‘No, you’ve never met him. He studied at Cambridge and not with me at Lincoln’s Inn but as boys we were very close in Pakistan and we went to the same boarding school. I would like you to meet him.’ Mazhar seemed very happy at the prospect of meeting his old friend. ‘I am meeting him after office and I’ll bring him over for dinner.’
‘What would he like to eat?’
Mazhar made a few suggestions and left for work.
Khadija prepared the dinner well in time; when the bell rang she was in the room putting her son to sleep. When she opened the door she saw a familiar looking man with Mazhar. Although she could not place him immediately she knew for sure she had seen him before. The man too looked as if he had recognized her and fixed her with a penetrating stare. Mazhar introduced the two of them. ‘Khadija, this is my friend Asim. Asim meet my wife, Khadija.’
Khadija welcomed him and made some polite conversation. Asim responded, and though Khadija felt a strange inhibition in him she did not pay any notice to it. ‘Perhaps he is worried about something,’ she thought to herself as she went to the kitchen to start laying dinner.
Mazhar and Asim stayed in the living room chatting. As Khadija set the plates on the table she felt Asim’s gaze on her. She looked up at him and he quickly averted his gaze, turning his attention to Mazhar. Mazhar, busy relating some incident, did not notice anything, but Khadija felt a wave of anxiety run through her. She had undoubtedly seen this man before, but where?
She went back to the kitchen to take something out when like a flash she remembered. ‘Cambridge University…Cambridge…Asim…Oh God!’ she felt the ground slipping away beneath her feet.
She had never imagined ever meeting a former client, let alone how she would react if she did. How would she hide? Was she to lose everything? Was everything going to end? In a flash?
She closed the fridge and going to the kitchen sink splashed cold water on her face. There was no doubt that Asim had recognized her. Or had he? ‘After all, so many years have passed…and I am all covered up in a chador. I looked different then …different style of dressing, short hair, make up…maybe he is just suspicious…not quite sure…perhaps once again Allah had hidden me from others…’
Sick with fear, she went back to the dining room and put the food on the table. She could not make herself look at Asim. Mazhar and Asim came to the table. ‘Come Khadija, let’s start dinner,’ Mazhar called her as she started to leave the room.
‘Why don’t the two of you start? I’m not hungry,’ she forced herself to reply, keeping her voice calm and a smile plastered to her lips.
‘Even so, have a bit,’ Mazhar insisted.
‘No, I am really not hungry. Please start before the food gets cold,’ she quickly slipped into the kitchen before Mazhar could insist again.
‘Khadija is a great cook. She has learnt to cook Pakistani dishes to perfection…’ Khadija could hear Mazhar talking to Asim. She could not hear what Asim said in reply.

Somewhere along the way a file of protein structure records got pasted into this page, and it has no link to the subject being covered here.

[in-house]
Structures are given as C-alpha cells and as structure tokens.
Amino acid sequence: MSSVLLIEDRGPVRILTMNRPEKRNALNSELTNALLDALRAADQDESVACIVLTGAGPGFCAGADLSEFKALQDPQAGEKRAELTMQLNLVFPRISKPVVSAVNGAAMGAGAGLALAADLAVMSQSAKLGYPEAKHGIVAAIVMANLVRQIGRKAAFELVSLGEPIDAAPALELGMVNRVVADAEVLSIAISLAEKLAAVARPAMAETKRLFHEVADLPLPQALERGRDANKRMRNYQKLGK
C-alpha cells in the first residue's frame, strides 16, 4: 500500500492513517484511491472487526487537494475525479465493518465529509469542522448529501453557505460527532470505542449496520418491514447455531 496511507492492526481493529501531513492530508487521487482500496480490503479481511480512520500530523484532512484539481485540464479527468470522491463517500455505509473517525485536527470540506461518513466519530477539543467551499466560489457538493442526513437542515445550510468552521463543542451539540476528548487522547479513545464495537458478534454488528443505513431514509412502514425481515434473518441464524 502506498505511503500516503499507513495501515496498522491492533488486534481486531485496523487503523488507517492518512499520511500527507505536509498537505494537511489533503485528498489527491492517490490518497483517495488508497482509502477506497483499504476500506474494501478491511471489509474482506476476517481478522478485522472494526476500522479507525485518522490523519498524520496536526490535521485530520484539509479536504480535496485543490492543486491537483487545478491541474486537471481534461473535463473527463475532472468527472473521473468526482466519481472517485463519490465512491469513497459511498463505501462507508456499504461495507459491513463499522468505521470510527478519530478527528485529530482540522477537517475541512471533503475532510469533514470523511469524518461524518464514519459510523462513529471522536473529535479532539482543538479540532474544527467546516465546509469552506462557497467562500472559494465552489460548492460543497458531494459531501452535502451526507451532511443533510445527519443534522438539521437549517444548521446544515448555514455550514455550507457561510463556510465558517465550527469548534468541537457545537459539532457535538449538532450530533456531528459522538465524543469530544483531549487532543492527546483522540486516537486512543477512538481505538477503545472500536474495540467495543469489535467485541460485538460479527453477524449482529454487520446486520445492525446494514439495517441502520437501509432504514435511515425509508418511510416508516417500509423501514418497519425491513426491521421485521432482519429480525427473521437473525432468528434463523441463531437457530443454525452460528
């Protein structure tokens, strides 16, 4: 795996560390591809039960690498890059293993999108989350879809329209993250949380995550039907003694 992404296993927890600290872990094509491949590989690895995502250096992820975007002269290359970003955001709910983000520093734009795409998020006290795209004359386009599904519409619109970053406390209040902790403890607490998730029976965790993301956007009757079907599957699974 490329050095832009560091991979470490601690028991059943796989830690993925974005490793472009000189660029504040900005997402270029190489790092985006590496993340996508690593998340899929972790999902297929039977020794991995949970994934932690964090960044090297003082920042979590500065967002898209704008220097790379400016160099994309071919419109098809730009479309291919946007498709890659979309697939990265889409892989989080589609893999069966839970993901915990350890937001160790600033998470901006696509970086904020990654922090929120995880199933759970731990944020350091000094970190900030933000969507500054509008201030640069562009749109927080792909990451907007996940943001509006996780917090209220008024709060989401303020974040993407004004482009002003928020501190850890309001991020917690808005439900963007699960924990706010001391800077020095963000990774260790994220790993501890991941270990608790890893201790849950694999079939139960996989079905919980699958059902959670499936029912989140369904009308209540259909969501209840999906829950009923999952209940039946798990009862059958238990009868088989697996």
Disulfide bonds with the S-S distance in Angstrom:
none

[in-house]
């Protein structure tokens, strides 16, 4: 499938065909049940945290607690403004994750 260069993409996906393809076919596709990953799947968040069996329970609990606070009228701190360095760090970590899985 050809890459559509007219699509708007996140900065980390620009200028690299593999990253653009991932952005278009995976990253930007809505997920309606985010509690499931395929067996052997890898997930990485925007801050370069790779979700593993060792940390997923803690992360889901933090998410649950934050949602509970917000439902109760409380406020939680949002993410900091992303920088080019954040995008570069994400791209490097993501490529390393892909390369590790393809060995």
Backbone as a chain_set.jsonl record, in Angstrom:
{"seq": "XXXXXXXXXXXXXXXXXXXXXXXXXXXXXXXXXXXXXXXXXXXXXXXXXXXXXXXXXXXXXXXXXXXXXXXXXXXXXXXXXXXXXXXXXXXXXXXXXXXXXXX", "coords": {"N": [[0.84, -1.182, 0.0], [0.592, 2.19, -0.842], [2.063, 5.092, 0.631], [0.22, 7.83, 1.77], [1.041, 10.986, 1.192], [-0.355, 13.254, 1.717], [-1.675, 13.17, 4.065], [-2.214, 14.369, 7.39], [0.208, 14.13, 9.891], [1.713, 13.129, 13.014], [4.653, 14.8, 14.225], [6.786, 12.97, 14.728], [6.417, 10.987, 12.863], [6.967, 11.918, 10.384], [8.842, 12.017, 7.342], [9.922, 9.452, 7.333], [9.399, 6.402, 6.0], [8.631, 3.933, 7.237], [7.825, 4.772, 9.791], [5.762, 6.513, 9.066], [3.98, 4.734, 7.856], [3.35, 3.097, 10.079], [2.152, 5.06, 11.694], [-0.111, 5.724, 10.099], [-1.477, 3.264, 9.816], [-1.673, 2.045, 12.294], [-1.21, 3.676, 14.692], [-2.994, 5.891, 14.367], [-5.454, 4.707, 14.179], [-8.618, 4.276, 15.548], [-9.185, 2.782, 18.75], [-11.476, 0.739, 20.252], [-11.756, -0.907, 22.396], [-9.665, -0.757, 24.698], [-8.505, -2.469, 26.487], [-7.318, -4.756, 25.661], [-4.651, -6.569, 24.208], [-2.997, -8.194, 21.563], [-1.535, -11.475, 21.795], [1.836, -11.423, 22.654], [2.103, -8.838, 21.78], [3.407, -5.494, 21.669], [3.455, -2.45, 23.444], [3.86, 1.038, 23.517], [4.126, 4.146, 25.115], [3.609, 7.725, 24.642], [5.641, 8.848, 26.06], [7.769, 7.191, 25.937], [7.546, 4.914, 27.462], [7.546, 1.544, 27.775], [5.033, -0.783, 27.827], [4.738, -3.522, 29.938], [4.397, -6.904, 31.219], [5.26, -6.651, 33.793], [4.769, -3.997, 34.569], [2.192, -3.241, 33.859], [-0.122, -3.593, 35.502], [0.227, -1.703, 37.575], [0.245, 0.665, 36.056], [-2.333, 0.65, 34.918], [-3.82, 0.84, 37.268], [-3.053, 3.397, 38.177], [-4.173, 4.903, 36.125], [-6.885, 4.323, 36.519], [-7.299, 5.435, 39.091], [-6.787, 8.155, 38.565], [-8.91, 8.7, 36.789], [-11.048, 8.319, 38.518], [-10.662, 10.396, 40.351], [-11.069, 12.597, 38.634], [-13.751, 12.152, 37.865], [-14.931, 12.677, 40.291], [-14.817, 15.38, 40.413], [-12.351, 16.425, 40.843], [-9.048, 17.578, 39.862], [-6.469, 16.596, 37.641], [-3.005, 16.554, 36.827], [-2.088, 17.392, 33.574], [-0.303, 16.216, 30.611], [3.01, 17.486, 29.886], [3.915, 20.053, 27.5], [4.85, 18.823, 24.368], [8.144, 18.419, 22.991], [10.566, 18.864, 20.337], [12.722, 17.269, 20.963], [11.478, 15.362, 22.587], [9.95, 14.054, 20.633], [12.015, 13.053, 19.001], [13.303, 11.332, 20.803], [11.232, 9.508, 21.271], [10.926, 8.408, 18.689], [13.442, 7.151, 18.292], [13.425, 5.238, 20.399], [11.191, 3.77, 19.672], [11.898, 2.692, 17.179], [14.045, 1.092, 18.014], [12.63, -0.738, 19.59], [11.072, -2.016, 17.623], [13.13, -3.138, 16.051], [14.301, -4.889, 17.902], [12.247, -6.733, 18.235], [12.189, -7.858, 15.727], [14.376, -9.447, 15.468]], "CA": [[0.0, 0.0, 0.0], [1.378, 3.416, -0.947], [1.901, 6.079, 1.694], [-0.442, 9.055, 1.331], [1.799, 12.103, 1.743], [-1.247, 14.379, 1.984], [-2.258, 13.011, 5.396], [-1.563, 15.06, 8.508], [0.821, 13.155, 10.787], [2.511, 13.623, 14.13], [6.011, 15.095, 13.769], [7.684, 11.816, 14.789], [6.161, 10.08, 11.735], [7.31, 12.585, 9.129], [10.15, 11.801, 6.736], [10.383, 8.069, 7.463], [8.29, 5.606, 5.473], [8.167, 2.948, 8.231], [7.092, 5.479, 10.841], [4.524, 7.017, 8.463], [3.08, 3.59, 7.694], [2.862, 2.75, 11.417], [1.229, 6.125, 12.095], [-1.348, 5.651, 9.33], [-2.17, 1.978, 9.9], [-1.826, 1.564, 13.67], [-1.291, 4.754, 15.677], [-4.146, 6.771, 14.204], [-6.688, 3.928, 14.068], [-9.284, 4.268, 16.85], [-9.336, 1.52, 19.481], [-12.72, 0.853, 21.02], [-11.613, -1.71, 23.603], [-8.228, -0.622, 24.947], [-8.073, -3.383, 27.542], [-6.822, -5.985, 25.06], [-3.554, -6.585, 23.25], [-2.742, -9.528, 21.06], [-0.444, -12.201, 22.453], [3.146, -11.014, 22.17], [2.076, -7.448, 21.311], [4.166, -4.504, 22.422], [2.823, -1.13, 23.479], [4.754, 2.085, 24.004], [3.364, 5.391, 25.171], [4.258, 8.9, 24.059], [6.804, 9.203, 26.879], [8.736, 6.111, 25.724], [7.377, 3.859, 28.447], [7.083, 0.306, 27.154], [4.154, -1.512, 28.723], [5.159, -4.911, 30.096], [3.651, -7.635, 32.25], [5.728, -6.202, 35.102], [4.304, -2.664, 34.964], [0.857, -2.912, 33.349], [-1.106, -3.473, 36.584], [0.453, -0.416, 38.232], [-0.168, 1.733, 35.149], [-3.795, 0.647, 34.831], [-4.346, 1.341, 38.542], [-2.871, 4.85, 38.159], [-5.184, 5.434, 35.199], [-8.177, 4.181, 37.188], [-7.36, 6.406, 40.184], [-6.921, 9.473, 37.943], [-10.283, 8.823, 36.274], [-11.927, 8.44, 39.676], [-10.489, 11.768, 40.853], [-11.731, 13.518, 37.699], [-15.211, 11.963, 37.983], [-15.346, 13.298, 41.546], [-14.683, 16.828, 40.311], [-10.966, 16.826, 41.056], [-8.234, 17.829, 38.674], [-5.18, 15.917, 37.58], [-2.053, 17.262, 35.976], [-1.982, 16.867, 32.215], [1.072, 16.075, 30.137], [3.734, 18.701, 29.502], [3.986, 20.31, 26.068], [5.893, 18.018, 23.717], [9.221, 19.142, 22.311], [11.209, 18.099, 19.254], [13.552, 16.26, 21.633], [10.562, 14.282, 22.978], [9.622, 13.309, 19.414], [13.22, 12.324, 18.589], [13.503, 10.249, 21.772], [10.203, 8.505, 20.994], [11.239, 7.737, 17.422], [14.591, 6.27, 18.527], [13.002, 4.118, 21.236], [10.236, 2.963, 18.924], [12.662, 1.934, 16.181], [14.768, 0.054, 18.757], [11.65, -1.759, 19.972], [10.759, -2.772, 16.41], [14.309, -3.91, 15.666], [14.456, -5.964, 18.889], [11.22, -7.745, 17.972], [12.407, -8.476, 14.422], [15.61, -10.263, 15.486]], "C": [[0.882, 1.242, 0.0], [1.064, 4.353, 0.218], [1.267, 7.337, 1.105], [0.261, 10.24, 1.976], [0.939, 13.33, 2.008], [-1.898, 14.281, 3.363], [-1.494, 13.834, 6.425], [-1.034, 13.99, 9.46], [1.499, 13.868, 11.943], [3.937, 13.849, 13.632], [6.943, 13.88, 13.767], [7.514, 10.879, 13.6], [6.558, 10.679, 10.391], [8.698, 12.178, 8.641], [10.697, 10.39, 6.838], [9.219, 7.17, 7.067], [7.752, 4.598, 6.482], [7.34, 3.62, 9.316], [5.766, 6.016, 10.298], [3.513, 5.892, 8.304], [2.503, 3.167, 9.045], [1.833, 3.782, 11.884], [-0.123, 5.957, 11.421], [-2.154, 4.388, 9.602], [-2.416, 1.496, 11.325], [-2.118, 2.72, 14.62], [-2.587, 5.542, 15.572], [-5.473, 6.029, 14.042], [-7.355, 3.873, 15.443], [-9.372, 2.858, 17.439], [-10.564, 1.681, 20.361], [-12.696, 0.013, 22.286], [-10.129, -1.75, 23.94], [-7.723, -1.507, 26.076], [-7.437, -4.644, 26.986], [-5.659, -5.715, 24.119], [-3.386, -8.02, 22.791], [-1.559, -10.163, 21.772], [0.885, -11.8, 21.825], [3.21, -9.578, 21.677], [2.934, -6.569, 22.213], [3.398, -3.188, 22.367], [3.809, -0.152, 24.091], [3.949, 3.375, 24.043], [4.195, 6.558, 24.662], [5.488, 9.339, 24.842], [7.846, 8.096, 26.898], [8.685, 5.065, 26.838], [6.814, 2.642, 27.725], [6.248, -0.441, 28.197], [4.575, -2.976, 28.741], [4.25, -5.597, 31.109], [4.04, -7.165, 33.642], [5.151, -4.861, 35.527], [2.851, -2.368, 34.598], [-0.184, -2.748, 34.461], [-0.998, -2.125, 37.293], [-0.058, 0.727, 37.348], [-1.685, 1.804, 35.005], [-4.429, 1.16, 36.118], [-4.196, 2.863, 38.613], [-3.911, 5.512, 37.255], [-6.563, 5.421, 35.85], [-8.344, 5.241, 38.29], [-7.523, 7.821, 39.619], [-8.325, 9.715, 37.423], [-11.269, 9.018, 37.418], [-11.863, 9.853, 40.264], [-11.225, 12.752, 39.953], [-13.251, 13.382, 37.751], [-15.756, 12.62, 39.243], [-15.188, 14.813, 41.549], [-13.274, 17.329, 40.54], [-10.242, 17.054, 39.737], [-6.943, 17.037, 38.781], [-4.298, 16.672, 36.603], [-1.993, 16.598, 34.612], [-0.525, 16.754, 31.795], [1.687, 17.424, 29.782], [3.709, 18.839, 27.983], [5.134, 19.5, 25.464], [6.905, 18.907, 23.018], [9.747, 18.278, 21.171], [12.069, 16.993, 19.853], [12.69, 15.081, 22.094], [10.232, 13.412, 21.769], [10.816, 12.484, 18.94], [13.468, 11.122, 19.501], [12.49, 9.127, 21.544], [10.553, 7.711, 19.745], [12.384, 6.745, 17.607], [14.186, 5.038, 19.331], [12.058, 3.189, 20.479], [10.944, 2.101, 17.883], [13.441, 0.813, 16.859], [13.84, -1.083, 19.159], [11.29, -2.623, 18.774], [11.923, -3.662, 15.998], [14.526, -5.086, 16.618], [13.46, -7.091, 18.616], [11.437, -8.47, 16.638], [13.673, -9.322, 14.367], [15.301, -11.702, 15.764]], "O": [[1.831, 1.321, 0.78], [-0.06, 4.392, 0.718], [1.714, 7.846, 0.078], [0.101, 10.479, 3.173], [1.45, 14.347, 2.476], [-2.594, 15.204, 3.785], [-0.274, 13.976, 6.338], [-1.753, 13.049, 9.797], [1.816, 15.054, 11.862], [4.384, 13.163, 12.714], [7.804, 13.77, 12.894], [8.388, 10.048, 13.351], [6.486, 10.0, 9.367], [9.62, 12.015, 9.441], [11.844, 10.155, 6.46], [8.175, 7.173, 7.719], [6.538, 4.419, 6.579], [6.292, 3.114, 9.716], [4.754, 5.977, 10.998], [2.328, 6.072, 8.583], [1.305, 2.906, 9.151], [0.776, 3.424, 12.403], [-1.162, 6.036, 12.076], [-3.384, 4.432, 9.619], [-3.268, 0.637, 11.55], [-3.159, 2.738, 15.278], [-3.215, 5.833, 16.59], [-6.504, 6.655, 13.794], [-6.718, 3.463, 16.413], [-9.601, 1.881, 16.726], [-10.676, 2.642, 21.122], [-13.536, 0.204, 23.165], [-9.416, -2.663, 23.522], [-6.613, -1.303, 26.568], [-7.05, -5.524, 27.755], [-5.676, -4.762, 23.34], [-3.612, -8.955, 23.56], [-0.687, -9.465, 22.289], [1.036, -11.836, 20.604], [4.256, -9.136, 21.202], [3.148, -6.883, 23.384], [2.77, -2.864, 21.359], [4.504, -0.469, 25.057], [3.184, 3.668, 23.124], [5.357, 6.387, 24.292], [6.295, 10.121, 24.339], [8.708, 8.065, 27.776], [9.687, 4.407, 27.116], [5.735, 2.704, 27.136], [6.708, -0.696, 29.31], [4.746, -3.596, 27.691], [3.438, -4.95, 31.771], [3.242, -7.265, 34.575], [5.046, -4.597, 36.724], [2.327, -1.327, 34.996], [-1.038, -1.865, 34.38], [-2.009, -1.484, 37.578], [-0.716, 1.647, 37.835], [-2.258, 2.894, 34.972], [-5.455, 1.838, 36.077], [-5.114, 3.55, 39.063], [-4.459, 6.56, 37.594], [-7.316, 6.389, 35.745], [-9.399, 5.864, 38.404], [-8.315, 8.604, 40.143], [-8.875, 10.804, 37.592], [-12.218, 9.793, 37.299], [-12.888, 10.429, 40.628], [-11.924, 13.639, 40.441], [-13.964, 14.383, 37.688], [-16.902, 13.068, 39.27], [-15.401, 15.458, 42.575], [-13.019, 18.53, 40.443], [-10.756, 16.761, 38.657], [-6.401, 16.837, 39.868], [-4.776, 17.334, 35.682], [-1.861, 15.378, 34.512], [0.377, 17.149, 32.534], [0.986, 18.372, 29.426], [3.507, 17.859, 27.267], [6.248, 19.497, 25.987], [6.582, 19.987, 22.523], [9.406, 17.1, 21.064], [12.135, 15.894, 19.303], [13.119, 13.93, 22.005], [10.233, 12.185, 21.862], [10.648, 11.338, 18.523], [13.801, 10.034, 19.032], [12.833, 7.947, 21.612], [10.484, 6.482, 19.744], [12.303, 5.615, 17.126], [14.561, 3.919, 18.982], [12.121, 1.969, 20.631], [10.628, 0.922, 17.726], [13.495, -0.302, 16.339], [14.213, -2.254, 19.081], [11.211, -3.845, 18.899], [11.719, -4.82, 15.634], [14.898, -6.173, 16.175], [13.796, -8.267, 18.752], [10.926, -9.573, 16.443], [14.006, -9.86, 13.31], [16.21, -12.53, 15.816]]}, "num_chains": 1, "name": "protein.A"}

‘I’ve never known you to be so formal before, Asim. Since when have you adopted such graces…?’ Mazhar’s voice floated across the dining room to the kitchen. Each word seemed like a blow to her stomach. ‘Has he really recognized me? And will he…will he…’ but no, she could not let her mind wander there.
When the men finished eating, Khadija went in to serve tea. There was no mistaking the coldness and contempt she saw in Asim’s eyes now. There was no room left for doubt. He had recognized her. Having served tea she returned to the kitchen. She was shivering uncontrollably. She wanted to go back and beg Asim to not recognize her; to help her keep her secret; to help her deny the past as she had done so successfully for three years now; to not destroy her home and family; but she could do none of this.
A short while after tea, Mazhar got up to drop Asim to his cousin’s house where he was staying. ‘I’ll be back in half an hour,’ Mazhar told Khadija with a smile as she went to lock up after them.
She locked the door and returned to the living room. She could not control herself any longer. Like a child she burst into tears. She sobbed inconsolably, and then very agitated, she began to pace the room. ‘What can I do so to save my family? What should I say to stop Mazhar from leaving me? Is all this going to end? Will all that I cherish end? Did I build my home on sand that the first wave will sweep it away? What will I do if Mazhar abandons me?’ Restlessly she paced to and fro; then suddenly, she ran to the bathroom. ‘Oh God, hide my faults. Oh God, hide my faults,’ she prayed as she completed her ablutions. She spread out the prayer mat and bowed down in prostration.
‘Oh God, do not let Asim reveal my secret to Mazhar,’ she prayed earnestly, repeating all the supplications she knew. She realized she had been praying for over an hour. Mazhar had still not returned. ‘Asim must have told Mazhar everything,’ she accepted the fact with resignation, ‘but that does not mean that Mazhar will leave me. We have lived together for three years; he loves me; I am his son’s mother; he will never abandon me or our son like this. He can’t destroy his own home. Of course he will be angry; he will scream and rant, but it will pass. He cannot survive without me or our son. Four years he had waited for me; for me he broke all ties with his mother and father, with his brothers and sisters; so how is it possible that he will abandon me for my past life? And then for three years I have been the model wife. I have obeyed his every whim. He is proud of me; he praises me all the time so then how can he leave me?’